The racing industry will come together sometime this summer to ponder eliminating race-day medication, including common anti-bleeder drugs.
The board of the Racing Medication & Testing Consortium announced Wednesday that it will join the National Thoroughbred Racing Association and the American Association of Equine Practitioners for an international summit, with the date to be set shortly.
The move follows weeks of snowballing sentiment on the issue, with various industry groups weighing in both for and against a proposed five-year phase-out of all race-day medication.
On Wednesday, the Keeneland board adopted a resolution supporting "measures to work with other Thoroughbred organizations to adopt a pragmatic approach for the phasing in of uniform medication rules, testing rules and penalties that will result in Thoroughbred racing being conducted in a medication-free environment, both nationally and internationally."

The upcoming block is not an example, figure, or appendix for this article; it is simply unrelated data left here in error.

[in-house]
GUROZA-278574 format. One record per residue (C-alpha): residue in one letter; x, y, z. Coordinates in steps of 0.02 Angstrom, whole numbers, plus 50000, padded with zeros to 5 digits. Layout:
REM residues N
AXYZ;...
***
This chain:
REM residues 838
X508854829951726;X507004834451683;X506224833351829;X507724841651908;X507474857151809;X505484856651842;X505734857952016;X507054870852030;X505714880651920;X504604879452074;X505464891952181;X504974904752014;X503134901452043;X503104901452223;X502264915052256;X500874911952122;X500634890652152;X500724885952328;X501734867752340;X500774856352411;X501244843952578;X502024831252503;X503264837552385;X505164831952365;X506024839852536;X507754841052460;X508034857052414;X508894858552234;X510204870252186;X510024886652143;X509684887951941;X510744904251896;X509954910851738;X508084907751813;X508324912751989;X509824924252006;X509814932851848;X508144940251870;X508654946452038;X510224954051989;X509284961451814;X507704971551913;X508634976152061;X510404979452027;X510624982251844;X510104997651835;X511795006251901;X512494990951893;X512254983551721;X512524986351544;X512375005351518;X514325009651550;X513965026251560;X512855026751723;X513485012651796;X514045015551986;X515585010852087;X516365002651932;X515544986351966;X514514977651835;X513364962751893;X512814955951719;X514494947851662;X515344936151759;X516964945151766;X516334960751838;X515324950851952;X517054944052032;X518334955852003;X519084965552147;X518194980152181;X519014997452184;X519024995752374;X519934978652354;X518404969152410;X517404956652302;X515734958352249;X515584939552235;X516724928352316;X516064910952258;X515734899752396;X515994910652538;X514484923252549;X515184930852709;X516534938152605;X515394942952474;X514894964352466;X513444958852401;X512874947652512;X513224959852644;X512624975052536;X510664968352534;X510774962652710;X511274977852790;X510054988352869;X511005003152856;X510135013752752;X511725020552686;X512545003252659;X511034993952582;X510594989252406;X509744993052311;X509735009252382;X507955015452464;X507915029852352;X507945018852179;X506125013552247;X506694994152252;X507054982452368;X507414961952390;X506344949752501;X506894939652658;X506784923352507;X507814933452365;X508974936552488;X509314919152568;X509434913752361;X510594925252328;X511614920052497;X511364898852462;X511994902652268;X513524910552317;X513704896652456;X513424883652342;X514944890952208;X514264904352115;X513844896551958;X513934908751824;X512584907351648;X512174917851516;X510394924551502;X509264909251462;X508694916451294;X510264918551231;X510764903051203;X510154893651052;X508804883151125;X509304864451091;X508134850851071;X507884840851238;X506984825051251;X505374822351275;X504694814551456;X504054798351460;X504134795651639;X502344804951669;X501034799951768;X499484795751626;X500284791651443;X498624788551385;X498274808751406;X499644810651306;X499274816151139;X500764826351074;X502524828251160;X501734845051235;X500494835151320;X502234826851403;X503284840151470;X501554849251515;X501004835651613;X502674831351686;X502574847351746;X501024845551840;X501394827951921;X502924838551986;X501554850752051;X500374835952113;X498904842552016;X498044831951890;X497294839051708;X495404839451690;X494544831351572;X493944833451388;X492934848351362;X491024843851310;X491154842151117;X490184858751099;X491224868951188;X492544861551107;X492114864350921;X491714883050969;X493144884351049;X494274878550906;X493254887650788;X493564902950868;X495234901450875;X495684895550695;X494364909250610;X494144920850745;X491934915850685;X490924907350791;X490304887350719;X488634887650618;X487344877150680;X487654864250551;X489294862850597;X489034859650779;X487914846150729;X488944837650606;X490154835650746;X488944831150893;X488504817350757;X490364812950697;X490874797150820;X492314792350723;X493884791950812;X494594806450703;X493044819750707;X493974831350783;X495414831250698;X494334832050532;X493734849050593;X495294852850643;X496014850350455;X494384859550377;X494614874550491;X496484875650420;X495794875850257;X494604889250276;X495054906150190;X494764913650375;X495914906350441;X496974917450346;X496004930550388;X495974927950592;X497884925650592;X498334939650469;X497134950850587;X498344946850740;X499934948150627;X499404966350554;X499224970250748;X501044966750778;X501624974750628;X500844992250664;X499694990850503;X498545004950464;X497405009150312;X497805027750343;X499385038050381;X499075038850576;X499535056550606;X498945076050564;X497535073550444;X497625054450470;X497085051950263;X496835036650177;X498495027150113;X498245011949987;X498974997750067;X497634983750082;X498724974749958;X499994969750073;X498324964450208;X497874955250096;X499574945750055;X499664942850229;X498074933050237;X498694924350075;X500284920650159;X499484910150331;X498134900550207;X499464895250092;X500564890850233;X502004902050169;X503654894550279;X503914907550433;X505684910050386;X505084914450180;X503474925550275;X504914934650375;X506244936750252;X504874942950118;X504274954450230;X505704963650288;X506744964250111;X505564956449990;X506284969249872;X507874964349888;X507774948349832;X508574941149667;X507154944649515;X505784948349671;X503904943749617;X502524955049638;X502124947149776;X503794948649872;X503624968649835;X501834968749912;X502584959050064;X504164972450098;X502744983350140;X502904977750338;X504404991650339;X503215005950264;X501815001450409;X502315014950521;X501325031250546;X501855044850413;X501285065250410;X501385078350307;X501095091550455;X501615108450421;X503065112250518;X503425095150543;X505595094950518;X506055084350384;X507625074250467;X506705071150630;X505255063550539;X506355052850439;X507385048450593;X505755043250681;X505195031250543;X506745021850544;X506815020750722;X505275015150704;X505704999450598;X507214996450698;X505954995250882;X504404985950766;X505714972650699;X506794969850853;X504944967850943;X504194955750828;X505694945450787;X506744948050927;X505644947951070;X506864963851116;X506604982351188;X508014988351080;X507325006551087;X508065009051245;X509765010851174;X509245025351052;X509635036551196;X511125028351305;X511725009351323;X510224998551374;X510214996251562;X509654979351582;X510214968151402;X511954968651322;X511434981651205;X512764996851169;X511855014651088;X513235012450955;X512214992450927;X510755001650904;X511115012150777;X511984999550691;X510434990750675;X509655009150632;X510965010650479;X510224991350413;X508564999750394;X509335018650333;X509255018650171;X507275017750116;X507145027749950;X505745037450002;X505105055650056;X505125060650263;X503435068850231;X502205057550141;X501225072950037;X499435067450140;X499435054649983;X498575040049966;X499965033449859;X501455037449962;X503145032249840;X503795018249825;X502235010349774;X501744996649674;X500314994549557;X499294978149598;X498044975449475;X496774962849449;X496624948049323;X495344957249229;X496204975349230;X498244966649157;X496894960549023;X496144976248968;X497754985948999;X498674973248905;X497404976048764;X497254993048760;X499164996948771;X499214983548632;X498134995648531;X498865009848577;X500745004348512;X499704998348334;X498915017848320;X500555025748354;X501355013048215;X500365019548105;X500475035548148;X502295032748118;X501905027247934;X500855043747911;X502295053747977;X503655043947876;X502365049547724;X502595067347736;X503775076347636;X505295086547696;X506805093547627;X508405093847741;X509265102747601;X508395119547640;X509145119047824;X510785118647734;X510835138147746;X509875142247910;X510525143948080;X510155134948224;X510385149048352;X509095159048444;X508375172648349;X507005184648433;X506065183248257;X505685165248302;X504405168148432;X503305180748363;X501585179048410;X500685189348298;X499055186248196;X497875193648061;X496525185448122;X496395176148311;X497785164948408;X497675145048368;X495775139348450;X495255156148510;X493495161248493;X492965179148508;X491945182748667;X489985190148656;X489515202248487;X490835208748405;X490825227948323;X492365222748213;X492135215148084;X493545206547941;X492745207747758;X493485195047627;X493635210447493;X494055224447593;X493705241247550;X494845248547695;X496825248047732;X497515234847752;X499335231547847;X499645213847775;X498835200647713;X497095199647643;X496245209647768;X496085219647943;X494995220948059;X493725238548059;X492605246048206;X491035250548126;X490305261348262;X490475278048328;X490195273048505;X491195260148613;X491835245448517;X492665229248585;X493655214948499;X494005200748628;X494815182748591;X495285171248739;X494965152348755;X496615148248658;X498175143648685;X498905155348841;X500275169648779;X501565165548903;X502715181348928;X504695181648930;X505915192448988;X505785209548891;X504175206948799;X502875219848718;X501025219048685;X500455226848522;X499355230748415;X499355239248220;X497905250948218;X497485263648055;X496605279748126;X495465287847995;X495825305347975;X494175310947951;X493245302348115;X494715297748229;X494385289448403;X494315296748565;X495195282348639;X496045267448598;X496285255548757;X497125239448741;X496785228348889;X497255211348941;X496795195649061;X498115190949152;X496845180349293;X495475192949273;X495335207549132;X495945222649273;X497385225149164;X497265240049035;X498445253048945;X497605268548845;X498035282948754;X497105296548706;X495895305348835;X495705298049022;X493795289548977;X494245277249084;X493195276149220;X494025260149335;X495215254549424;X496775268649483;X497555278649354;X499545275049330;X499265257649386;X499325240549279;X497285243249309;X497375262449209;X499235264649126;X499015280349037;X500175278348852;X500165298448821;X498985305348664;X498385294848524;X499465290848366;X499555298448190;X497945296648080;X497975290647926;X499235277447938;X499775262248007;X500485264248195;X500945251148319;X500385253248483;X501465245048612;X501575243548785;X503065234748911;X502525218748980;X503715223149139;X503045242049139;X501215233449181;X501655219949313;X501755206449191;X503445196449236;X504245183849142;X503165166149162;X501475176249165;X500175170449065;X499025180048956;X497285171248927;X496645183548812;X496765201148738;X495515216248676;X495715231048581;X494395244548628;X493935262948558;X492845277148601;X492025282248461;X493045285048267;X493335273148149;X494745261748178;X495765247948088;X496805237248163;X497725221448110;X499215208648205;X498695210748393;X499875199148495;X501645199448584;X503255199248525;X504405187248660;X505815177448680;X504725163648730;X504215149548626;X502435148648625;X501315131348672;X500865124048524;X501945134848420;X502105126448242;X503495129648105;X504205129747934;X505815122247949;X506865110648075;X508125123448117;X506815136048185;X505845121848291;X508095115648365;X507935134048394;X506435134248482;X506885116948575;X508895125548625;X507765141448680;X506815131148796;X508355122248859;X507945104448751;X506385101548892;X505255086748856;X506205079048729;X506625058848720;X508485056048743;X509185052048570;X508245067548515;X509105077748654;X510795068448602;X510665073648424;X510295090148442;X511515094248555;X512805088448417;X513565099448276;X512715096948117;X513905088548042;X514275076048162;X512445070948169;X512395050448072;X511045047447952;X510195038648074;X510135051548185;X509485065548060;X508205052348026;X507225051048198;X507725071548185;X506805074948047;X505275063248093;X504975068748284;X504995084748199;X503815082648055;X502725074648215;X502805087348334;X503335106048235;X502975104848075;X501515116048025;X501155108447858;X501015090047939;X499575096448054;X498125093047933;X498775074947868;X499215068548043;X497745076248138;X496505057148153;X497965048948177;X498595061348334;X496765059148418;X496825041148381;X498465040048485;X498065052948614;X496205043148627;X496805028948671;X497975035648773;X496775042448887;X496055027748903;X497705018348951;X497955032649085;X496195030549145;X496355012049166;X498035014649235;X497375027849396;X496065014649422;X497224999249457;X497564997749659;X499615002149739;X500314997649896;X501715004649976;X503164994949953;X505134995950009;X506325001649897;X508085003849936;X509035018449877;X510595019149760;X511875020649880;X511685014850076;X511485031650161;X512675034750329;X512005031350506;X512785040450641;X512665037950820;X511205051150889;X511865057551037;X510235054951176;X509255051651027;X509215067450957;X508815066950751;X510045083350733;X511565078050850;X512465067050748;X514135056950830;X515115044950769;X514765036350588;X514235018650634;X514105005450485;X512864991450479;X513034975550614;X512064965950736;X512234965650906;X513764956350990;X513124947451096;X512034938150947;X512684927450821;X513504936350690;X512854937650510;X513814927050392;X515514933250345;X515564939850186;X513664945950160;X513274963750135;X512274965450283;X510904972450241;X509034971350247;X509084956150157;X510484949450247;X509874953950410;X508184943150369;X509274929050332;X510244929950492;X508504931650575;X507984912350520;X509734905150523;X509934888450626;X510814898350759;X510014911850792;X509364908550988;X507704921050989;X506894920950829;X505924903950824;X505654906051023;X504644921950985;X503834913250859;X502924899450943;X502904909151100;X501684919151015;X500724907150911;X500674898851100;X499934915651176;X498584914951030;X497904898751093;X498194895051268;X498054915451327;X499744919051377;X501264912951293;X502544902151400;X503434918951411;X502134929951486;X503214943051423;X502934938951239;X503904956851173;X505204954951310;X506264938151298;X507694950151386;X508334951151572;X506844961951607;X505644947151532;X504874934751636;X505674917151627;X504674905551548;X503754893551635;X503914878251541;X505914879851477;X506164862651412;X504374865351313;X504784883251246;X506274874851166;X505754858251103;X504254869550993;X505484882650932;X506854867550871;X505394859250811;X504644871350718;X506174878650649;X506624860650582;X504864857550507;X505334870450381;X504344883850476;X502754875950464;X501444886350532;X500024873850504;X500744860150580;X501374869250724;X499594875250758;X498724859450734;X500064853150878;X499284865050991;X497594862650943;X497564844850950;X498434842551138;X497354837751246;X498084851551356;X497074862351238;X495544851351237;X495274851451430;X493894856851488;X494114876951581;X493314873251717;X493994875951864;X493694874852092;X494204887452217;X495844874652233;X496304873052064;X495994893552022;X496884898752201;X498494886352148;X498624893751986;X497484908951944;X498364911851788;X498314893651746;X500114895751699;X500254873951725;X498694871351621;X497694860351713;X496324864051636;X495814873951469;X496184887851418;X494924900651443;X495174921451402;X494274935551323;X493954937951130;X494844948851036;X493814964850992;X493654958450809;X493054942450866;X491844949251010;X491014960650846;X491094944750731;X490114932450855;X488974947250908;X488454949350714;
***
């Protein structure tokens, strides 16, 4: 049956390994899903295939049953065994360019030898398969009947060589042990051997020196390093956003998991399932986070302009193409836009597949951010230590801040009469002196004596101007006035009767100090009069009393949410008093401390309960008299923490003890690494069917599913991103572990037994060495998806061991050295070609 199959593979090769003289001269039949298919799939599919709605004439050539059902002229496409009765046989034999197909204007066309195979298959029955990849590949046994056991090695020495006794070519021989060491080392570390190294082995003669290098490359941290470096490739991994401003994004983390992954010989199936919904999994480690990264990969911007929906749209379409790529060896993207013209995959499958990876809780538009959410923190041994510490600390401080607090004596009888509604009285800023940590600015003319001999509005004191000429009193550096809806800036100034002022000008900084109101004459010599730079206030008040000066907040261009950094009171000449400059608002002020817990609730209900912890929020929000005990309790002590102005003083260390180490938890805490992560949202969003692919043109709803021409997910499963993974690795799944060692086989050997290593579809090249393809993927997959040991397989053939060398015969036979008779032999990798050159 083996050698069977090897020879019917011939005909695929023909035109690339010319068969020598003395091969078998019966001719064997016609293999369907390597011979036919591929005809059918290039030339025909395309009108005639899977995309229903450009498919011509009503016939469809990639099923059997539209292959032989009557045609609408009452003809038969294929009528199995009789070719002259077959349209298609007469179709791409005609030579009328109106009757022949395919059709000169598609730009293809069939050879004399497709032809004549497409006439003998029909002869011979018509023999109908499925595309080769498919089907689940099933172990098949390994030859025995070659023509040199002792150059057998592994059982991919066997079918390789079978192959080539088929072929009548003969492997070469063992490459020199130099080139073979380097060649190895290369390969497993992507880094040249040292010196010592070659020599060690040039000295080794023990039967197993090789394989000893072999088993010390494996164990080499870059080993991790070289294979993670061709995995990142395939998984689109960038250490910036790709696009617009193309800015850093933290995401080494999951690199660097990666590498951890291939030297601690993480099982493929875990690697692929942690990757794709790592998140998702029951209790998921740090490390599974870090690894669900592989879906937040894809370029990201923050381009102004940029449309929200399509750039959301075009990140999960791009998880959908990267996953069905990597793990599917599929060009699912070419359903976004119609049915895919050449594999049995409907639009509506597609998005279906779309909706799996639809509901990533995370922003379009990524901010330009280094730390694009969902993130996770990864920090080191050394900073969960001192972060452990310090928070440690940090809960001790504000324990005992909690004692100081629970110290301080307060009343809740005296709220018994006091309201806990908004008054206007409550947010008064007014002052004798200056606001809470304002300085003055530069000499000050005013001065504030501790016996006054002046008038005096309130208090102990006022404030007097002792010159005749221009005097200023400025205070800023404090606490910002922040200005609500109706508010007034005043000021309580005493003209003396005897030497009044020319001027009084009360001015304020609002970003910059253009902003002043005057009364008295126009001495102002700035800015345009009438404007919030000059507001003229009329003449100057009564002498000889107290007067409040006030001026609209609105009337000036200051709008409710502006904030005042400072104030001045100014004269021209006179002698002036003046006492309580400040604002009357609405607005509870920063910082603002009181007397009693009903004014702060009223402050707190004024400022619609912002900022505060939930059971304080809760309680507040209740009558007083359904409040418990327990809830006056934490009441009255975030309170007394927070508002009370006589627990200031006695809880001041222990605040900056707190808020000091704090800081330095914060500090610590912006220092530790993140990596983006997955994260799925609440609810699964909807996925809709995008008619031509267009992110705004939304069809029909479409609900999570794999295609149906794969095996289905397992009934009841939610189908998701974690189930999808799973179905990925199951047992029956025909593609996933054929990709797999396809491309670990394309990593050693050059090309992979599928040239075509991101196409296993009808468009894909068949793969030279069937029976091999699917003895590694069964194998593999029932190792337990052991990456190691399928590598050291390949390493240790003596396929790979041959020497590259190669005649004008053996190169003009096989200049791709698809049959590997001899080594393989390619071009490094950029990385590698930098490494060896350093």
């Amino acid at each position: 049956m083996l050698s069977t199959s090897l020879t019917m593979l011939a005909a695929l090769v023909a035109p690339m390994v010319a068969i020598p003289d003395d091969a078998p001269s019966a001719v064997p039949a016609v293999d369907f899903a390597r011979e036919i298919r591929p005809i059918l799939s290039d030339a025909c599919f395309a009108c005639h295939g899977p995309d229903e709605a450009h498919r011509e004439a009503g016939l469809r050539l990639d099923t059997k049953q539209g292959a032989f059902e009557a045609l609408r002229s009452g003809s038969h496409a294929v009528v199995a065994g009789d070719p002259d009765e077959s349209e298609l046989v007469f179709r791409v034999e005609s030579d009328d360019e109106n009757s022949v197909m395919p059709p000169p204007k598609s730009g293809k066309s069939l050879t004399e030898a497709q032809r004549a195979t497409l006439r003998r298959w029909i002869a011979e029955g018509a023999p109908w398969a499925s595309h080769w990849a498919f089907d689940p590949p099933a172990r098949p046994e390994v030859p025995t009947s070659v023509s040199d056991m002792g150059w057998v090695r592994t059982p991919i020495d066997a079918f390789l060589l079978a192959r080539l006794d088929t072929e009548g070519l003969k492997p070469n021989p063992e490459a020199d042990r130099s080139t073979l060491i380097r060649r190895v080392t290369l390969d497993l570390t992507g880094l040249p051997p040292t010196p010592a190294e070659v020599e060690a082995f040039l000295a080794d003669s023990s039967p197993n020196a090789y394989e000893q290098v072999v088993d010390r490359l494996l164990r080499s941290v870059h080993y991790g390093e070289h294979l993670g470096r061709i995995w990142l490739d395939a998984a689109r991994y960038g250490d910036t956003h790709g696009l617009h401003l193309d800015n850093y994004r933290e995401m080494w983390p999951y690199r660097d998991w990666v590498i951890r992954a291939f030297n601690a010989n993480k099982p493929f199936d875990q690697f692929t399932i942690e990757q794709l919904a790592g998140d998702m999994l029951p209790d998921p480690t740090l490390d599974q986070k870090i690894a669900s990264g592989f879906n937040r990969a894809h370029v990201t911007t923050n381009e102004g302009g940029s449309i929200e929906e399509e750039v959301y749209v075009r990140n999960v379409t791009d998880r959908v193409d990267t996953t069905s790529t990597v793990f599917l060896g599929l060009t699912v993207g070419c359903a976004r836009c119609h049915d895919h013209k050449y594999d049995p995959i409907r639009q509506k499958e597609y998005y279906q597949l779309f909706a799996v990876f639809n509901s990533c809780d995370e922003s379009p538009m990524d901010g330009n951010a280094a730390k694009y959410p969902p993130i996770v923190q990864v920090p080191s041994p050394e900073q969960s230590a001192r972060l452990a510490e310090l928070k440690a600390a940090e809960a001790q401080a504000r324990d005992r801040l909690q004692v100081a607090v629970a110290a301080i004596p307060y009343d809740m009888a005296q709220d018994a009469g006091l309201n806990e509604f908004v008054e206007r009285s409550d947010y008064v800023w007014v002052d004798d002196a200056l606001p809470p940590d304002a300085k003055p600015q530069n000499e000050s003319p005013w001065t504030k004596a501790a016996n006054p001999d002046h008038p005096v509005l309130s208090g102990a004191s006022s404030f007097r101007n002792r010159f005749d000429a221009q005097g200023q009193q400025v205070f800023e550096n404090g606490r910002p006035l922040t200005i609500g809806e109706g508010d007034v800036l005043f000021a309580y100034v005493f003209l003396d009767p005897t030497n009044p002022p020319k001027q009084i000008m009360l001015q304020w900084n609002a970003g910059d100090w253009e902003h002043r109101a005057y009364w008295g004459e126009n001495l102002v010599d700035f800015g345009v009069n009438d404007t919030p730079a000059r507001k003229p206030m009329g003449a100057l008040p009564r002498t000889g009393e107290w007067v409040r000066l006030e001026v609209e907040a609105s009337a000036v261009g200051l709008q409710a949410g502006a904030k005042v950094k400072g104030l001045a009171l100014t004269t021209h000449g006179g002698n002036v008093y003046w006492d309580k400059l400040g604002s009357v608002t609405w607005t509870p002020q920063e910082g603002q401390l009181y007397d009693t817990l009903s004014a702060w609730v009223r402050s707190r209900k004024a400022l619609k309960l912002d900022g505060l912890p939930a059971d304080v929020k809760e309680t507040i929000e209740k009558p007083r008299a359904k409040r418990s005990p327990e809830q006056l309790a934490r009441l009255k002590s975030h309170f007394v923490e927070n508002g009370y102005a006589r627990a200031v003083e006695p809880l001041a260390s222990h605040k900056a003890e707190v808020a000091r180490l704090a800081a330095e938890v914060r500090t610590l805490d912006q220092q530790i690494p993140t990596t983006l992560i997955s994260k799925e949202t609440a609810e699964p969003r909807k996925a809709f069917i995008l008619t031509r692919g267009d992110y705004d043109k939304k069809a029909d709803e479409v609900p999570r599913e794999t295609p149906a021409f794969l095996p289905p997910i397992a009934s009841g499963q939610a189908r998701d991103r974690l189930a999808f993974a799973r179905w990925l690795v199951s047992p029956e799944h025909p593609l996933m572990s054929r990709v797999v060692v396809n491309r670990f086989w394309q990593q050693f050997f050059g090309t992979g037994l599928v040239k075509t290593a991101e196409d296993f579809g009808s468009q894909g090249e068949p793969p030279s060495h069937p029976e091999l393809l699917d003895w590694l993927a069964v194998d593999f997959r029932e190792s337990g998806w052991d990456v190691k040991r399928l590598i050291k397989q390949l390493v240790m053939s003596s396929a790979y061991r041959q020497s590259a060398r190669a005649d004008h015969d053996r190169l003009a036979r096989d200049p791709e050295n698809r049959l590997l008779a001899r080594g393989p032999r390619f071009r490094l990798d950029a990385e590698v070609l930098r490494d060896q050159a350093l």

Currently, medication rules and testing are set by each state racing authority separately, although in recent years many states have worked in concert to achieve near-uniformity in some areas.
After it was revealed that 2008 Kentucky Derby winner Big Brown ran legally on steroids, industry groups vowed to ban the drugs from U.S. racing, and within a year most jurisdictions had done so.
Now, the issue is whether to go further. Most American racehorses, both Thoroughbred and Standardbred, get a dose of the anti-bleeding medication Salix (the same as the human medication Lasix) before they race. But that is banned outside the U.S.
"Our chief concern is for the health and welfare of the horse, and ensuring the integrity and vitality of the sport," said David Foley, executive director of the AAEP.